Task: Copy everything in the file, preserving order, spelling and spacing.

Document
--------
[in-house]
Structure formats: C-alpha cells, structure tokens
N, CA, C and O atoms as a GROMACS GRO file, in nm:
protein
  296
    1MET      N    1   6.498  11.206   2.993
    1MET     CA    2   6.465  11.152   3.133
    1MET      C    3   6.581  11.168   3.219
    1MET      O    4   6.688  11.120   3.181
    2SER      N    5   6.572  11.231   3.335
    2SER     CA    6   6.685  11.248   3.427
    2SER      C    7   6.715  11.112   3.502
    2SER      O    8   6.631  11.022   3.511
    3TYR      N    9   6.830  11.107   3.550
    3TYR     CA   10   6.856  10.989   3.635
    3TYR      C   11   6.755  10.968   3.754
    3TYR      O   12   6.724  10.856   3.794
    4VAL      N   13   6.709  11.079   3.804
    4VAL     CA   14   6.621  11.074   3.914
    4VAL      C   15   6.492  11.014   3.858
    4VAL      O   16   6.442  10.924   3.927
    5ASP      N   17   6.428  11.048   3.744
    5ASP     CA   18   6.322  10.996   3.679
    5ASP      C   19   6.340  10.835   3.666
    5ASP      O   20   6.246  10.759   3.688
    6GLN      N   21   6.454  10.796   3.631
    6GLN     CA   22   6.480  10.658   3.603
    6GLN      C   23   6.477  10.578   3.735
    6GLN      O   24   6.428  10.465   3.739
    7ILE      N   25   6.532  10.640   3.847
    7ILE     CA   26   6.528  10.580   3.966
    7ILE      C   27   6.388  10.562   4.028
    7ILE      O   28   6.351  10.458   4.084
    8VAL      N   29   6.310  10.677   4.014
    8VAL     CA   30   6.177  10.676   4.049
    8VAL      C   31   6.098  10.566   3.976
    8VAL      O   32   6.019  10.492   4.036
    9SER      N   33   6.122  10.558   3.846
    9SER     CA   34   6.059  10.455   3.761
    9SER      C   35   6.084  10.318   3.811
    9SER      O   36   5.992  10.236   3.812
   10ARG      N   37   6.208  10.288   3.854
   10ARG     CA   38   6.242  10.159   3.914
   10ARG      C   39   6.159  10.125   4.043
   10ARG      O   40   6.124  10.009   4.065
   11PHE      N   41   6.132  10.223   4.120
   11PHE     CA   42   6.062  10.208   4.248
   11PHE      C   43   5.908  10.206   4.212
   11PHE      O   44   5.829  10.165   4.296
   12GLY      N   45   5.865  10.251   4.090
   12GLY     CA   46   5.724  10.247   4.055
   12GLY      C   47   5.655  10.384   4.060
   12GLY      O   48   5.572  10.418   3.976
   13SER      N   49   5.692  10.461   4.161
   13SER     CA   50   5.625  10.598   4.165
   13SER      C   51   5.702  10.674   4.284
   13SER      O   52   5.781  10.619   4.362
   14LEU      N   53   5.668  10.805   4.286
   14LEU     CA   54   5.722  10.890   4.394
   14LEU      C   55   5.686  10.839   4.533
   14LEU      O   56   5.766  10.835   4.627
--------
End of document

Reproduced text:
[in-house]
Structure formats: C-alpha cells, structure tokens
N, CA, C and O atoms as a GROMACS GRO file, in nm:
protein
  296
    1MET      N    1   6.498  11.206   2.993
    1MET     CA    2   6.465  11.152   3.133
    1MET      C    3   6.581  11.168   3.219
    1MET      O    4   6.688  11.120   3.181
    2SER      N    5   6.572  11.231   3.335
    2SER     CA    6   6.685  11.248   3.427
    2SER      C    7   6.715  11.112   3.502
    2SER      O    8   6.631  11.022   3.511
    3TYR      N    9   6.830  11.107   3.550
    3TYR     CA   10   6.856  10.989   3.635
    3TYR      C   11   6.755  10.968   3.754
    3TYR      O   12   6.724  10.856   3.794
    4VAL      N   13   6.709  11.079   3.804
    4VAL     CA   14   6.621  11.074   3.914
    4VAL      C   15   6.492  11.014   3.858
    4VAL      O   16   6.442  10.924   3.927
    5ASP      N   17   6.428  11.048   3.744
    5ASP     CA   18   6.322  10.996   3.679
    5ASP      C   19   6.340  10.835   3.666
    5ASP      O   20   6.246  10.759   3.688
    6GLN      N   21   6.454  10.796   3.631
    6GLN     CA   22   6.480  10.658   3.603
    6GLN      C   23   6.477  10.578   3.735
    6GLN      O   24   6.428  10.465   3.739
    7ILE      N   25   6.532  10.640   3.847
    7ILE     CA   26   6.528  10.580   3.966
    7ILE      C   27   6.388  10.562   4.028
    7ILE      O   28   6.351  10.458   4.084
    8VAL      N   29   6.310  10.677   4.014
    8VAL     CA   30   6.177  10.676   4.049
    8VAL      C   31   6.098  10.566   3.976
    8VAL      O   32   6.019  10.492   4.036
    9SER      N   33   6.122  10.558   3.846
    9SER     CA   34   6.059  10.455   3.761
    9SER      C   35   6.084  10.318   3.811
    9SER      O   36   5.992  10.236   3.812
   10ARG      N   37   6.208  10.288   3.854
   10ARG     CA   38   6.242  10.159   3.914
   10ARG      C   39   6.159  10.125   4.043
   10ARG      O   40   6.124  10.009   4.065
   11PHE      N   41   6.132  10.223   4.120
   11PHE     CA   42   6.062  10.208   4.248
   11PHE      C   43   5.908  10.206   4.212
   11PHE      O   44   5.829  10.165   4.296
   12GLY      N   45   5.865  10.251   4.090
   12GLY     CA   46   5.724  10.247   4.055
   12GLY      C   47   5.655  10.384   4.060
   12GLY      O   48   5.572  10.418   3.976
   13SER      N   49   5.692  10.461   4.161
   13SER     CA   50   5.625  10.598   4.165
   13SER      C   51   5.702  10.674   4.284
   13SER      O   52   5.781  10.619   4.362
   14LEU      N   53   5.668  10.805   4.286
   14LEU     CA   54   5.722  10.890   4.394
   14LEU      C   55   5.686  10.839   4.533
   14LEU      O   56   5.766  10.835   4.627